The days are getting shorter, the mornings nippy-er and I’m feeling sleepy-er. Must be the oncoming winter, that or I just need to get to bed earlier.
However, the recent cold nights have put an end to many things at the allotment. We’ve harvested the last of the squashes, courgettes, onion and summer carrots. The faded plants are cleared out and the beds weeded one last time. It’s a happy time weeding, knowing that when we come back in a week, the beds are still weed free!
With the fridge and freezer packed with of lots of lovely veg, there’s still more to come off the plot. Our late sowing of carrots is looking fine and I’m hoping they’ll supply us for the next couple of months. Especially the purple ones, my favourite by far.
Final carrot crop of the year.
The winter crop of kale, sprouting broccoli and winter cabbage is looking good and safely netted to keep the marauding pigeons off. They got slightly hit by white fly, but nothing to cause real concern. I have to confess, every time I look at that patch, I’m still stunned we started all that from just four little seed packets. Old hat to some people I’m sure, but I’m still basking in the allotment newbie glow of Actually Achieving Something From Seed.
Winter crops galore
I don’t really thing of this time of year as anything but harvesting, but there are things that we can get a head start on. For us, it was getting our garlic crop into the ground. This time last year, the plot was choked with weeds and all our efforts were just put to clearing it out. We planted garlic in late January and got a decent, albeit small crop. I’m hoping an early start will pay off by giving us larger bulbs to harvest next summer. Already looking forward to covering all our meals with lashings of stinky, tasty garlic.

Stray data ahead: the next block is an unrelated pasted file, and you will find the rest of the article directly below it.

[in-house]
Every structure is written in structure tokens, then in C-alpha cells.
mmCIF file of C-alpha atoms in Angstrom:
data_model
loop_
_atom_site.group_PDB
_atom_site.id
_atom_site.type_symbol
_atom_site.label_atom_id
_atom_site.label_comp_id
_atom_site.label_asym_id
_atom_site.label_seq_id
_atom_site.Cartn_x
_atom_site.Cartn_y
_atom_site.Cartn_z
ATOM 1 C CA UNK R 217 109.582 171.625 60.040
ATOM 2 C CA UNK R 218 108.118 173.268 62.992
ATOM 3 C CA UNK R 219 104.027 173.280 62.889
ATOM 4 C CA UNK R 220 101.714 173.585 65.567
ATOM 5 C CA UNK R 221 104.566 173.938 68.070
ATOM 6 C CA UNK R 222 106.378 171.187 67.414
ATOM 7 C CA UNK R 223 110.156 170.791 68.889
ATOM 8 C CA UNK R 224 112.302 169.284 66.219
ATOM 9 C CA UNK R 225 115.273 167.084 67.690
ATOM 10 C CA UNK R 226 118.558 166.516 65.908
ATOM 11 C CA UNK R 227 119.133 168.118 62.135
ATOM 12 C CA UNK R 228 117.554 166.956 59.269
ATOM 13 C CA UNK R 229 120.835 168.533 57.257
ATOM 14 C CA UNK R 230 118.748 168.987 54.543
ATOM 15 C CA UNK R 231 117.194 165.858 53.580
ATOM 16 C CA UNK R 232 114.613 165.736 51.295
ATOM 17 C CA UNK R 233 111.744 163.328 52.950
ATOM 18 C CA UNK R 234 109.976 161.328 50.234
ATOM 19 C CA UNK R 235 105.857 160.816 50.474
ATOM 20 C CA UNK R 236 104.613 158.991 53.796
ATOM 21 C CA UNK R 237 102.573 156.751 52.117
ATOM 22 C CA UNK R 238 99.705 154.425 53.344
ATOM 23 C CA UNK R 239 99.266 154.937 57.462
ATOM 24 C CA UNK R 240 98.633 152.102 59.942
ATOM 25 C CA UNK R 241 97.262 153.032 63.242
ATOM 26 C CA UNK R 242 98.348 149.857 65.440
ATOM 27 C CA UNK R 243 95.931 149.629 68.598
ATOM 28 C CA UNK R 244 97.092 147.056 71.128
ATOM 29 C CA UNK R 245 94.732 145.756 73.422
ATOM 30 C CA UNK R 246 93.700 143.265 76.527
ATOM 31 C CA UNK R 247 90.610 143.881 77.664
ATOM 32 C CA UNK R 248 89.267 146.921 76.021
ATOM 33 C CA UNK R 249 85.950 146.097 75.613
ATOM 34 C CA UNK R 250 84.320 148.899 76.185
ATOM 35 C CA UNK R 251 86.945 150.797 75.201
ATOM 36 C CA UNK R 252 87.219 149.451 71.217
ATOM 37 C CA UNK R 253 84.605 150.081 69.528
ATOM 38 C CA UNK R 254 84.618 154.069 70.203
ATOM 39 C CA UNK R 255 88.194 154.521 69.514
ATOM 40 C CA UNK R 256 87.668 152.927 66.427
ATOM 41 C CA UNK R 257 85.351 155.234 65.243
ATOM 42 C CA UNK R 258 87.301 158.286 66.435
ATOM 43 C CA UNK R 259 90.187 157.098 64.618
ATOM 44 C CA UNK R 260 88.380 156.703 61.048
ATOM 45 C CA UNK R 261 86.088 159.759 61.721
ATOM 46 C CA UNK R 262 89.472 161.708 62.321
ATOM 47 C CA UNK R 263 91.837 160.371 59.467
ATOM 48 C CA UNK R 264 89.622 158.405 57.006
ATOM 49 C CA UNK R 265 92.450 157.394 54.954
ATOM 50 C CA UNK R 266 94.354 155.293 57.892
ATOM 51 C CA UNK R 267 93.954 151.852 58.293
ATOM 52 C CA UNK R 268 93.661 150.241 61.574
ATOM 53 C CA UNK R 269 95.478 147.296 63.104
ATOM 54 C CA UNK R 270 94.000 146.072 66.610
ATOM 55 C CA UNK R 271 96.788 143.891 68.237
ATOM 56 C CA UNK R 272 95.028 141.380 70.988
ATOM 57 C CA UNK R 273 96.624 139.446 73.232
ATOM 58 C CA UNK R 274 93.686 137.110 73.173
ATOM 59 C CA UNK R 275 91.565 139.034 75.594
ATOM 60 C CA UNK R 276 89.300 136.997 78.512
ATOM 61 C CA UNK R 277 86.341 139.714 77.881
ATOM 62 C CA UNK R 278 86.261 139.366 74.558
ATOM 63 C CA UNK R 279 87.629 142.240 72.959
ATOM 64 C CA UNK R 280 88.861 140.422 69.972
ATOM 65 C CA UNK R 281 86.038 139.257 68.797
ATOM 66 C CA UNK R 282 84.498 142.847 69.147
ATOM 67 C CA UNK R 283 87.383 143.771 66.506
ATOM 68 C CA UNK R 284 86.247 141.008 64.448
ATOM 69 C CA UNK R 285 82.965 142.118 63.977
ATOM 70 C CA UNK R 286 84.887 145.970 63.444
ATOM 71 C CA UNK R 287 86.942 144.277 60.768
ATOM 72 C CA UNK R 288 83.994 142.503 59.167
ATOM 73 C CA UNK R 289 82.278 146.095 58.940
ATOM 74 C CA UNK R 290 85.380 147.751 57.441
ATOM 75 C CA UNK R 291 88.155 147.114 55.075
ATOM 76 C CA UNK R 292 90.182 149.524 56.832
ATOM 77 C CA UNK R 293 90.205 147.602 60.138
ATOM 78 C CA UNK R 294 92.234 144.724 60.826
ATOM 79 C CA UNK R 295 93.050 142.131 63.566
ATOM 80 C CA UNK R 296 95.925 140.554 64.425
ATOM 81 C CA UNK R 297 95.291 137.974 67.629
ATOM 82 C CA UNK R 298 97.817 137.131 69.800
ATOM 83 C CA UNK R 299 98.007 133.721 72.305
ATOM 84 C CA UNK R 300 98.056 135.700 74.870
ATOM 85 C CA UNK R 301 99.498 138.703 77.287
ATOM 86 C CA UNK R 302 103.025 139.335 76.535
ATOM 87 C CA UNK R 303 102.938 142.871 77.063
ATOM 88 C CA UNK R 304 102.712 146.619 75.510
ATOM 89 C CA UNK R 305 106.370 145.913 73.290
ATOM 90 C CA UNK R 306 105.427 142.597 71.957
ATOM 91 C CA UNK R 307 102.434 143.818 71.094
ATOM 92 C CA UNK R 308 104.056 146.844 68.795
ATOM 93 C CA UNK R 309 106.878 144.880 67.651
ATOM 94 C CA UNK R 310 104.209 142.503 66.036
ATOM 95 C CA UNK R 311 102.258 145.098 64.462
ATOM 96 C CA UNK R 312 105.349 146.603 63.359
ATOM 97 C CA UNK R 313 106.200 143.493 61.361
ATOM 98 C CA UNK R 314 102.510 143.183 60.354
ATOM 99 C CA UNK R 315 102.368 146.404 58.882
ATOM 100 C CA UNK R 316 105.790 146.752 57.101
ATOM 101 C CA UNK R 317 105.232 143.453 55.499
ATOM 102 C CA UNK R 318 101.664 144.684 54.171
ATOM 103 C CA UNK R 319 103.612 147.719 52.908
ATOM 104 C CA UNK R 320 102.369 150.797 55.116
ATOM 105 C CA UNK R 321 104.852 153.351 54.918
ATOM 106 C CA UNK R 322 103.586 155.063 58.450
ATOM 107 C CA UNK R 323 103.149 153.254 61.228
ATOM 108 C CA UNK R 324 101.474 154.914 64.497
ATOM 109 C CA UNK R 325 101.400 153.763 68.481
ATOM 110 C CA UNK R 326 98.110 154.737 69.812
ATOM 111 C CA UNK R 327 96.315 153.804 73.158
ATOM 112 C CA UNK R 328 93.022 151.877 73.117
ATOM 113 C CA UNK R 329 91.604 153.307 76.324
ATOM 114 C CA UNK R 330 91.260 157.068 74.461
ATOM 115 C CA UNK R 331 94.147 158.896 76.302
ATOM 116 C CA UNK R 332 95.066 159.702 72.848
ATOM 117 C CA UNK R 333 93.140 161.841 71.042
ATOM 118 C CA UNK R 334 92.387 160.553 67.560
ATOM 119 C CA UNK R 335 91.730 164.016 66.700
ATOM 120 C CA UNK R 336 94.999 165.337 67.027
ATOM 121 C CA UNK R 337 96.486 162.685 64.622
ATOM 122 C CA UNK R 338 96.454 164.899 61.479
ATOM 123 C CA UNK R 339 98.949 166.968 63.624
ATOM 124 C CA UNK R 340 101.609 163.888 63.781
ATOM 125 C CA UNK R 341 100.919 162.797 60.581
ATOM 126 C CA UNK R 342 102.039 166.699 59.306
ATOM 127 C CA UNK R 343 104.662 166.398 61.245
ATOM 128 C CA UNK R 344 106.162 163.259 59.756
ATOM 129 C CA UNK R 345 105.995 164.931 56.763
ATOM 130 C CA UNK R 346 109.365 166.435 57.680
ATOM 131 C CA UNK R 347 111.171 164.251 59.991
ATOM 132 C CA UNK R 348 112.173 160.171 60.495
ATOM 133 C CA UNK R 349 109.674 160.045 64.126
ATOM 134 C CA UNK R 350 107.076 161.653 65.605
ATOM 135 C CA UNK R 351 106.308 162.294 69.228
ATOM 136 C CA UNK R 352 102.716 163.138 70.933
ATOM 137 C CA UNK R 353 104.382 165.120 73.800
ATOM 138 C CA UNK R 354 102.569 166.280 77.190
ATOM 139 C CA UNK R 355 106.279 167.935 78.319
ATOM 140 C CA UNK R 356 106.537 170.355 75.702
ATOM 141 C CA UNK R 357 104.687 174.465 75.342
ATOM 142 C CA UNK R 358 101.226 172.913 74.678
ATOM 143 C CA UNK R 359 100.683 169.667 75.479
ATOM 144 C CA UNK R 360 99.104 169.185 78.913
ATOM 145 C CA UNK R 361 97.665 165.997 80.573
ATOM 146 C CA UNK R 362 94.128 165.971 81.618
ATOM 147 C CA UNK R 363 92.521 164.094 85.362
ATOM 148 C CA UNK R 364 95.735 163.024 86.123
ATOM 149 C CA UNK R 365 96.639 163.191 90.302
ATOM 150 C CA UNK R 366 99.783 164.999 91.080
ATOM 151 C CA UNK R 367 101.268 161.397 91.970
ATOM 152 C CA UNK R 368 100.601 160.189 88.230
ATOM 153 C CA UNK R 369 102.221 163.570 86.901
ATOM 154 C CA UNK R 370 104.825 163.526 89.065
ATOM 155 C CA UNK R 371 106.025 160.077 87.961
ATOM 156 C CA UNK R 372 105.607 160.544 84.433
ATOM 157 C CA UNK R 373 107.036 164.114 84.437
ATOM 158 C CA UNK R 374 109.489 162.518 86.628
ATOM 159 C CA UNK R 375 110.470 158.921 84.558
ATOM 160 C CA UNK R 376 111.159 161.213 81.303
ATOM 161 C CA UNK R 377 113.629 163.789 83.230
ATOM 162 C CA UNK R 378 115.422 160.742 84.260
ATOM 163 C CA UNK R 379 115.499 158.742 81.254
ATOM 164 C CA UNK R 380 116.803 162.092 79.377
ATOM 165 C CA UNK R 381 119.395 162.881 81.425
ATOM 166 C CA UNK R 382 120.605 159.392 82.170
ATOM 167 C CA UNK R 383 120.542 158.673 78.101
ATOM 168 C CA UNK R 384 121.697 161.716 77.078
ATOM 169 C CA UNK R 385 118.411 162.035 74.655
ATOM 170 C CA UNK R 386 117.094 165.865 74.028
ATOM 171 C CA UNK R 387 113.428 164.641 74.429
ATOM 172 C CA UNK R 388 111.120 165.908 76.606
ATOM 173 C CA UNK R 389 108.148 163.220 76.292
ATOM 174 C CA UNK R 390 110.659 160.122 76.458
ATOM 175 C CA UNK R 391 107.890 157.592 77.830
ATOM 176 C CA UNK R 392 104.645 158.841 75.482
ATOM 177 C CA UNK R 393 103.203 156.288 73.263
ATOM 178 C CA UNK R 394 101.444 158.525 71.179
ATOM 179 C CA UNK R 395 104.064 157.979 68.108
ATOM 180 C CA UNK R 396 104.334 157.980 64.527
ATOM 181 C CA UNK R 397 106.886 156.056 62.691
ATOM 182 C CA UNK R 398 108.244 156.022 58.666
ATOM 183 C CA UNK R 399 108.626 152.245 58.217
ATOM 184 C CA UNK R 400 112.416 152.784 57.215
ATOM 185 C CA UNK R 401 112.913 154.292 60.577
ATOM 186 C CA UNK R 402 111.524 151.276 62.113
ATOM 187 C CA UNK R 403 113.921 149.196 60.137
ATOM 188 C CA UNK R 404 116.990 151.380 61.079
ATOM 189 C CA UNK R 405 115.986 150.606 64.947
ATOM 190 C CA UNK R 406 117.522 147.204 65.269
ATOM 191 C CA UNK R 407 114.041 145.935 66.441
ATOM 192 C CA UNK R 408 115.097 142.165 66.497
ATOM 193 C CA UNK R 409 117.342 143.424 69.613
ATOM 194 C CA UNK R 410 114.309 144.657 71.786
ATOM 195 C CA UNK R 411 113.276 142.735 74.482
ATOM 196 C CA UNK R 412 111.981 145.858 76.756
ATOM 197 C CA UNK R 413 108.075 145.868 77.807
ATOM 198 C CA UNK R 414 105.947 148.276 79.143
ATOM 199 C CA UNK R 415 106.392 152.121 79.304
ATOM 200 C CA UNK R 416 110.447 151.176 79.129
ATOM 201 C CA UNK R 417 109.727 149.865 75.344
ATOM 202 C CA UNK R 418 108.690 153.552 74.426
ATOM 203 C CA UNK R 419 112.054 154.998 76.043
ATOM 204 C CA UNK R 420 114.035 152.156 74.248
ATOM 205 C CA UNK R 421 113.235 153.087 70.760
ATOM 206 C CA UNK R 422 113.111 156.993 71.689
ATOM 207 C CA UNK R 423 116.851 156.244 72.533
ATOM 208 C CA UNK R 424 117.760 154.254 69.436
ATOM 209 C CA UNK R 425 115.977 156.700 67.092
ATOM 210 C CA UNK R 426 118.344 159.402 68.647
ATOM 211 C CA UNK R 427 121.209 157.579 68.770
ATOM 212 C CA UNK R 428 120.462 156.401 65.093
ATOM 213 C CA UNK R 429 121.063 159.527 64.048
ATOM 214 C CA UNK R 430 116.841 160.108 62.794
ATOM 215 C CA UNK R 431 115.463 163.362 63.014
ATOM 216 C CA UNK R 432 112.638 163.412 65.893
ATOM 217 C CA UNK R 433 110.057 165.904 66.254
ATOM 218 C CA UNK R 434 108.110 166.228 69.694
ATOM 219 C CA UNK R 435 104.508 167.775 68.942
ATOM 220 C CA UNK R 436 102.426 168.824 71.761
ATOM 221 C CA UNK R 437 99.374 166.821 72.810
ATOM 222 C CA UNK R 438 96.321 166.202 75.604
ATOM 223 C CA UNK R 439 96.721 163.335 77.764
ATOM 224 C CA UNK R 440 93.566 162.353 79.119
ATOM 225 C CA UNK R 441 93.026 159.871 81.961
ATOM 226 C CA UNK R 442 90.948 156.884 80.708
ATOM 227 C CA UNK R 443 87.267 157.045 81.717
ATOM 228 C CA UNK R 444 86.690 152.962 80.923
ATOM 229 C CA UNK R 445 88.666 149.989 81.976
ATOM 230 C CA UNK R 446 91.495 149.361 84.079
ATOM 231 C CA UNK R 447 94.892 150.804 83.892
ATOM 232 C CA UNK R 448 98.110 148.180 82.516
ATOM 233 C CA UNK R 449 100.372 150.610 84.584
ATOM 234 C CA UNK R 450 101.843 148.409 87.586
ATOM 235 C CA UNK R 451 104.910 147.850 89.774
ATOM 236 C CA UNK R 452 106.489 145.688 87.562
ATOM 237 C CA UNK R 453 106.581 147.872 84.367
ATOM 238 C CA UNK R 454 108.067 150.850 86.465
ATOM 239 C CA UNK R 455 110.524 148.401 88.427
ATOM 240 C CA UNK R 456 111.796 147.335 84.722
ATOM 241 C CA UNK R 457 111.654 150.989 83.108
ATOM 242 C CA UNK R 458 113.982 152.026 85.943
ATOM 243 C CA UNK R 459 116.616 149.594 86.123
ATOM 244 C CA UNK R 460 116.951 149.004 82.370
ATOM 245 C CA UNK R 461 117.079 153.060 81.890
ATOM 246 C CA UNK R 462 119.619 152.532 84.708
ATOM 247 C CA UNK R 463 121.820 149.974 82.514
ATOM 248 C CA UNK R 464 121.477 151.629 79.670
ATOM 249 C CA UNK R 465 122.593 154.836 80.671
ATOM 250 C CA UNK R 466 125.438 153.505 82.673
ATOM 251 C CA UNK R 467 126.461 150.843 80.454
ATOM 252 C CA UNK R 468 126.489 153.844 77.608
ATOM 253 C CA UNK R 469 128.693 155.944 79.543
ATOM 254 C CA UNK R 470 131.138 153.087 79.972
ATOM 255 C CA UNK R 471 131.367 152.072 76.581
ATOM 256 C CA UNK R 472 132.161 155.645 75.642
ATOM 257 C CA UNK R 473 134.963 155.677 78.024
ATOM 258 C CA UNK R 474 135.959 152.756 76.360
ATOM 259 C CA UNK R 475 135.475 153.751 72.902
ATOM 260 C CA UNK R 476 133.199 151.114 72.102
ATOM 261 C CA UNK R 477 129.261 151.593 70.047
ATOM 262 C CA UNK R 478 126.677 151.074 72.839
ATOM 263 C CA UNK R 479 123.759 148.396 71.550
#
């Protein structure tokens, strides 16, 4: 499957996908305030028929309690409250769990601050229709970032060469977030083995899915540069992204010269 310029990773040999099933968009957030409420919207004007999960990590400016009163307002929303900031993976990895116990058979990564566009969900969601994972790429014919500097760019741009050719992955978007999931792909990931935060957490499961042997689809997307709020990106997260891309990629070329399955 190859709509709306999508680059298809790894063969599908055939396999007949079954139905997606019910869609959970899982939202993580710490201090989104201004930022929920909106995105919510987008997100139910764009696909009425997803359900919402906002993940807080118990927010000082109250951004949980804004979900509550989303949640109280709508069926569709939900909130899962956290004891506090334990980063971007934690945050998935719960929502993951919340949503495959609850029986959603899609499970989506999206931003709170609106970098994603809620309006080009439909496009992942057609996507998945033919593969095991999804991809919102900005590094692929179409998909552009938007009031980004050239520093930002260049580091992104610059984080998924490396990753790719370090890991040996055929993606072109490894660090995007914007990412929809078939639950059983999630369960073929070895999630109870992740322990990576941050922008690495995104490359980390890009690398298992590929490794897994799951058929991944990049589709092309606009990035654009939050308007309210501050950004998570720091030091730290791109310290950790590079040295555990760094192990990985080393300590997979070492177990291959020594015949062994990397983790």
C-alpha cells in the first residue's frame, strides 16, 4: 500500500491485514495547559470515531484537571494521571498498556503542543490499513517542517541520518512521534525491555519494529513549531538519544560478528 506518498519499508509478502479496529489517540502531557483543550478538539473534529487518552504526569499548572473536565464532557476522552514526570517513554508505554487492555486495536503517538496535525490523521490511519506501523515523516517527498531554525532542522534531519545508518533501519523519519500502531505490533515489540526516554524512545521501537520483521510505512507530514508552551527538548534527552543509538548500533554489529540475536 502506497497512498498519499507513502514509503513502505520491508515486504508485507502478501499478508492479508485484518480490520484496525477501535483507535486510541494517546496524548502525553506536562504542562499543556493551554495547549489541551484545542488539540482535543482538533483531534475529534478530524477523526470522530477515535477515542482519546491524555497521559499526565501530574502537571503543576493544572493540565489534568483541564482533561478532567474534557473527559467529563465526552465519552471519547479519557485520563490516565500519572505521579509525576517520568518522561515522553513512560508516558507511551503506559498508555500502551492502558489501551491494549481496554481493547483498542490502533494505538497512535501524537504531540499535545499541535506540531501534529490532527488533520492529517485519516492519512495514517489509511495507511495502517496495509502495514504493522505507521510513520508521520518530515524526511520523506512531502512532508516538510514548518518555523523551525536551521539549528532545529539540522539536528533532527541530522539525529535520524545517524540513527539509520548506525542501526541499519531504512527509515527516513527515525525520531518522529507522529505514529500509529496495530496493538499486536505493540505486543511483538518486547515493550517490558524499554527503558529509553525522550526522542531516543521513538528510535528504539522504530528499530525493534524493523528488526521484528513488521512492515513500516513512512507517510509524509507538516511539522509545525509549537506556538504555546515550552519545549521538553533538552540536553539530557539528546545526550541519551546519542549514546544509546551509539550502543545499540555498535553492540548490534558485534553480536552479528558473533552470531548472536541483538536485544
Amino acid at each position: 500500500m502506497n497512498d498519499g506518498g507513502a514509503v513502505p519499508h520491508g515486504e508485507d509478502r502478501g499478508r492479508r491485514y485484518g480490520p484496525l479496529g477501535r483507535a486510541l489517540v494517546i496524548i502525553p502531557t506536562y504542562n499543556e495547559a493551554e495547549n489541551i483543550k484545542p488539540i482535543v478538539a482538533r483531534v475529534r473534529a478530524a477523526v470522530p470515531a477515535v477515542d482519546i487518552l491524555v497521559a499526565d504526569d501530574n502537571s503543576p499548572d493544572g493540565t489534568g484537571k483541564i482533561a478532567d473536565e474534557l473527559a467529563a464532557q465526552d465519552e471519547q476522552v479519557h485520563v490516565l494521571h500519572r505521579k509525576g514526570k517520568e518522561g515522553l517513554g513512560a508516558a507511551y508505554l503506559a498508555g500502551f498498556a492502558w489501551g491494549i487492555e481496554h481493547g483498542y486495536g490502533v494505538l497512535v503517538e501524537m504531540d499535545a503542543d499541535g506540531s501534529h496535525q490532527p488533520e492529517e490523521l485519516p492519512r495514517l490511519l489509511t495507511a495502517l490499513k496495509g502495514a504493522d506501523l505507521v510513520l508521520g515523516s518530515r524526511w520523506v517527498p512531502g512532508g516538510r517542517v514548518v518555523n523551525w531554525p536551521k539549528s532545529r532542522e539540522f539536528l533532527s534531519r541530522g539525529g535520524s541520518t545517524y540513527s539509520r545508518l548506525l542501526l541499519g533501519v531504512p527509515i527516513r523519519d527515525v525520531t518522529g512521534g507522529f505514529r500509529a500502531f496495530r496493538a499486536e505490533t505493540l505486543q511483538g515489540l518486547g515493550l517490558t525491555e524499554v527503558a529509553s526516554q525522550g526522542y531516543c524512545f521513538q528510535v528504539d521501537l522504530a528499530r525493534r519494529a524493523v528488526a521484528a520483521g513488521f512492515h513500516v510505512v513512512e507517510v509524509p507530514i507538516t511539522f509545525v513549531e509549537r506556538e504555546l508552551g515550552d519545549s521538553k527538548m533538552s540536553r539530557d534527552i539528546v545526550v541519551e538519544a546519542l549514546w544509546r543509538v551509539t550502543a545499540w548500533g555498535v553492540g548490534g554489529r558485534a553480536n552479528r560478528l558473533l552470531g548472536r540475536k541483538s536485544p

Normally, I tend to dread winter, but this year it’s such a different feeling. There’s still the slight sadness in seeing the lushness of the summer fade, but the anticipation for next year is already building. I’m looking forward to the cold winter days planning for next spring. Bring on the short days and nippy weather, I’ve got planning to do. In between all those wintertime naps of course.
Well, it’s been a brief hiatus recently. I have been to the plot fairly regularly but not doing masses of work there, just harvesting really. It’s great, it must be what it’s like for those celebrity chefs that “grow their own” veg. Sadly, the reality is that I did all the work myself, not the hired help of my imagination.
Basket of goodies.
I certainly haven’t been the only one enjoying the bounty of our hard work. My parents came over for three weeks in September and it was a joy to cook for them using the produce from the plot. The oven roasted potatoes cooked with duck fat, sea salt and fresh rosemary was a big hit. Sweet carrots, steamed with a pat of butter and a touch of ginger were also appreciated…
I think the best reward from the plot yet has been taking my parents there and seeing them enjoy the allotment as much as I have over the last year. My dad loved taking photos of all the birds found on the allotment site, while my mum got stuck in, helping me weed and harvest. I dearly wish they could come there with me every week, it was tough seeing them fly back to Canada.
With the recent wet weather, I got slightly panicky and we dug up the last of the potatoes and the remaining summer carrots. Four carrier bags worth of potatoes will be keeping us and several friends well fed for the next little while. However, it’s been our outstanding carrot crop that has been making me puff with pride this year. We have gotten our fair share of Rude Willy Carrots, but also some fantastic beauties. Silly willies or not, they all have tasted amazing, a sweetness I’ve never tasted in a shop-bought carrot.
The first frosts have yet to set in, so there’s plenty more harvesting to do. The last of the squashes and courgettes have yet to be collected. As the cold weather really sets in, there’s plenty still to do. With no hired help (sigh) the final clean up will need to be done and there’s still garlic to go in yet. Before we really start into that though, we’ll munch another sweet carrot and take a moment to saviour the joy of our hard work and the rewards it has brought.
Crazy for carrots!